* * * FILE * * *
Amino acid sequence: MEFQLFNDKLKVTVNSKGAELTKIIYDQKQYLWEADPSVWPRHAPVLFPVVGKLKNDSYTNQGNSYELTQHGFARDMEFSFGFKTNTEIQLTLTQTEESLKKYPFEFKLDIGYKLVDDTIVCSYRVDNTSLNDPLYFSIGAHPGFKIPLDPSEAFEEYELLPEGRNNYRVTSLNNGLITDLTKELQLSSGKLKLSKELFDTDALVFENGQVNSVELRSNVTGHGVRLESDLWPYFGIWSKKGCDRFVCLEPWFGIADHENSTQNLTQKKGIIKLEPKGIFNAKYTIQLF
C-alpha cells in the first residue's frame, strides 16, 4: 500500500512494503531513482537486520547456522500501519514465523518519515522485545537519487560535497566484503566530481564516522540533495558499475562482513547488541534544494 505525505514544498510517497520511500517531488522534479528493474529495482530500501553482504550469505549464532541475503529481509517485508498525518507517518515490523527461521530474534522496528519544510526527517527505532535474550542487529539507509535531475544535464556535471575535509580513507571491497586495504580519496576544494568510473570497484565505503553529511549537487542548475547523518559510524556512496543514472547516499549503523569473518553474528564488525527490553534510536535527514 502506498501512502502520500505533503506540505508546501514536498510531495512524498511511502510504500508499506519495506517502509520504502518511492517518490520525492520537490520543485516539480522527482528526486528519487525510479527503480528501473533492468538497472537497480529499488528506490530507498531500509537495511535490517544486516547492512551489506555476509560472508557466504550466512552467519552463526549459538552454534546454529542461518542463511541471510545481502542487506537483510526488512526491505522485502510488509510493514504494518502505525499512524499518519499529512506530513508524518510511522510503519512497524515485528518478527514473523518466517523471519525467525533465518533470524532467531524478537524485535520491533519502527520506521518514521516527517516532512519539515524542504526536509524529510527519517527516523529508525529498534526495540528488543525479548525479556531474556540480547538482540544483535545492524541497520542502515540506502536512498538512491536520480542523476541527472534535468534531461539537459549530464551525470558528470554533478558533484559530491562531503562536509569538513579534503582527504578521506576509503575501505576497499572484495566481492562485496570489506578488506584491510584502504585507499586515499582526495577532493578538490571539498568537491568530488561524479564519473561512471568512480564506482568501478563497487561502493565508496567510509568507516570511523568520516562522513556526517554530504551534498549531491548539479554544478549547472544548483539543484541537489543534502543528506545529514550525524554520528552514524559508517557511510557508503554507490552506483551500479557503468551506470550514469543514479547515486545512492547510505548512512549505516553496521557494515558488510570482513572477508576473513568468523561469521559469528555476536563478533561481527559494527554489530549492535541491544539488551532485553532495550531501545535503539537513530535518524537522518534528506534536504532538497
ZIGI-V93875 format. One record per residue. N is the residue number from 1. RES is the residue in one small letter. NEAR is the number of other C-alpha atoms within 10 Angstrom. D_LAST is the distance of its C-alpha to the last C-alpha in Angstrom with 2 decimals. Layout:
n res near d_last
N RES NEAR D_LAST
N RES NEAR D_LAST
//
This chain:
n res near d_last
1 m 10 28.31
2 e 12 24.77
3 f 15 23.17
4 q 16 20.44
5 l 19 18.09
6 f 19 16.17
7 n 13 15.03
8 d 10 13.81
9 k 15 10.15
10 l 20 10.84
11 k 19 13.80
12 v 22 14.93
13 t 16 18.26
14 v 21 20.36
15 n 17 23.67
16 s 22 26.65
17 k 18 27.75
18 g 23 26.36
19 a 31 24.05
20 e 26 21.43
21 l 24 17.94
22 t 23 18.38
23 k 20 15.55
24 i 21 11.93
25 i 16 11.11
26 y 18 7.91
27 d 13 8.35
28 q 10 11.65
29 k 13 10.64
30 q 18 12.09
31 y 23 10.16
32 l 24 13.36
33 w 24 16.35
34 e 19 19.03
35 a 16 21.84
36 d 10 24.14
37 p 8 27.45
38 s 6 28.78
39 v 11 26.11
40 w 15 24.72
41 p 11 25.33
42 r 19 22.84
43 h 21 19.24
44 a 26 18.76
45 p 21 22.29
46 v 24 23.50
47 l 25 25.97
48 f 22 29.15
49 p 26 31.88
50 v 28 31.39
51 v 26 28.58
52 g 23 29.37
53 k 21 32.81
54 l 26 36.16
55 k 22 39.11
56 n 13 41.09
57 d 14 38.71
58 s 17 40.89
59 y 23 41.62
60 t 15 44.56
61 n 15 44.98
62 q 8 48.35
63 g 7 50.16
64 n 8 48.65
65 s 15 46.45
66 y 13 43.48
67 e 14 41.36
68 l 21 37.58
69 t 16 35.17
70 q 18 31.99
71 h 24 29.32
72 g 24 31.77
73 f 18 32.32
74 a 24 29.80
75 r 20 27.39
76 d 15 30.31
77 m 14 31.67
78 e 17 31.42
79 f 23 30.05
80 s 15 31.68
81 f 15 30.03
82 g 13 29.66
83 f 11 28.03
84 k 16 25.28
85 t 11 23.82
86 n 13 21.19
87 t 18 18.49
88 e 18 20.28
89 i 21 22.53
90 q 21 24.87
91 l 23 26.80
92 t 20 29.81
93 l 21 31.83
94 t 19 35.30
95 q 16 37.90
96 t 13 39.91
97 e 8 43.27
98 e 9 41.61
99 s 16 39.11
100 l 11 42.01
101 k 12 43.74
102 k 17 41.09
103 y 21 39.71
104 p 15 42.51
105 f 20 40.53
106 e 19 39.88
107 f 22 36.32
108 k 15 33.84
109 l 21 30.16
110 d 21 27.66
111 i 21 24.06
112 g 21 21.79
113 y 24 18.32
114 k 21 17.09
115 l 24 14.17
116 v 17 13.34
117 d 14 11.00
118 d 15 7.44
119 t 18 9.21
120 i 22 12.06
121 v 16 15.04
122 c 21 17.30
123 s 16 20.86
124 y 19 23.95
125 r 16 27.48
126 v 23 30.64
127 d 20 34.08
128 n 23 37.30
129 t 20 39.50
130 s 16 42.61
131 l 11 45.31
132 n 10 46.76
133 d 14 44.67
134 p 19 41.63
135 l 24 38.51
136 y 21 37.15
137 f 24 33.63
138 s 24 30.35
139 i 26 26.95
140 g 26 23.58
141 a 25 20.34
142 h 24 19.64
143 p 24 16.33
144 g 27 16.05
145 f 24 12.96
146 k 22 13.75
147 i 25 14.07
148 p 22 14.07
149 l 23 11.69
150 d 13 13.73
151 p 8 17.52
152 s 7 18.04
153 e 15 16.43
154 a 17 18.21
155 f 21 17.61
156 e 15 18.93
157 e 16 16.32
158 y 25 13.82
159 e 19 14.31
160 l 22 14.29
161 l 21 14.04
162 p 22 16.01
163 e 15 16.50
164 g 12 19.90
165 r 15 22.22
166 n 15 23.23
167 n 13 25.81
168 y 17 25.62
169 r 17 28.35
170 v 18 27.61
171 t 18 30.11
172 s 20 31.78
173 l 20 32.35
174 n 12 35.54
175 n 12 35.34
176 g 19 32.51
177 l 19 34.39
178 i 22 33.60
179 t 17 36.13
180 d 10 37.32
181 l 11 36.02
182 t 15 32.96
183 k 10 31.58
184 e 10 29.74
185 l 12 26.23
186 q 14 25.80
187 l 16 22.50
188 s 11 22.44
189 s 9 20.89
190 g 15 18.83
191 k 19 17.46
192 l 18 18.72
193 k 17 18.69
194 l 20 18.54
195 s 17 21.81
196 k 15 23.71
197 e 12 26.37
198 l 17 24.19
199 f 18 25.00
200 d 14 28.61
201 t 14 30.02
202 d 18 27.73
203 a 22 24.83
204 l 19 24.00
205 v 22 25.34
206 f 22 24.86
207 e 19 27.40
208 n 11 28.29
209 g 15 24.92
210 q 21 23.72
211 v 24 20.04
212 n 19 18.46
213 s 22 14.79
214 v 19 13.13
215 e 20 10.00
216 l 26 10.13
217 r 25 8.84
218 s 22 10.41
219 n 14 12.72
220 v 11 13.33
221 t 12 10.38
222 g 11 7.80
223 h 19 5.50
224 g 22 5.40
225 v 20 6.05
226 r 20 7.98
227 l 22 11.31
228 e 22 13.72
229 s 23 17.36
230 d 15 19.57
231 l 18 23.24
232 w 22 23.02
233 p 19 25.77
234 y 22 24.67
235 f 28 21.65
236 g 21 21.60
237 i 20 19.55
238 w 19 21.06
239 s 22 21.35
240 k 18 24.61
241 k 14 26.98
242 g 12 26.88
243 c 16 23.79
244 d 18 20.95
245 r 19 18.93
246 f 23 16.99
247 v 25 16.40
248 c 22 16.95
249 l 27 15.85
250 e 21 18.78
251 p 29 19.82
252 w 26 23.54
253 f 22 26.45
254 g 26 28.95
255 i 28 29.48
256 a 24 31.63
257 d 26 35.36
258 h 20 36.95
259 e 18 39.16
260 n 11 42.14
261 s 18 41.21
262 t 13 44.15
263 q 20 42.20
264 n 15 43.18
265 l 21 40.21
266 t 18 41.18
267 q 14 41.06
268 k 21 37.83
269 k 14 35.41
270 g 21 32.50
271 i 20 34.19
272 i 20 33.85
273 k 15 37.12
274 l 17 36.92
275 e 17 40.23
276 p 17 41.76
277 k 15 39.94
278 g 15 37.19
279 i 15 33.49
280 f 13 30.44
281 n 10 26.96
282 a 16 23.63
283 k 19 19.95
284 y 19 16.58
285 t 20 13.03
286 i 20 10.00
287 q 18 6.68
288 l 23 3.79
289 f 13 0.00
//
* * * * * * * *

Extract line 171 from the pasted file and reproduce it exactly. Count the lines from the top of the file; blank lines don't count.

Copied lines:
162 p 22 16.01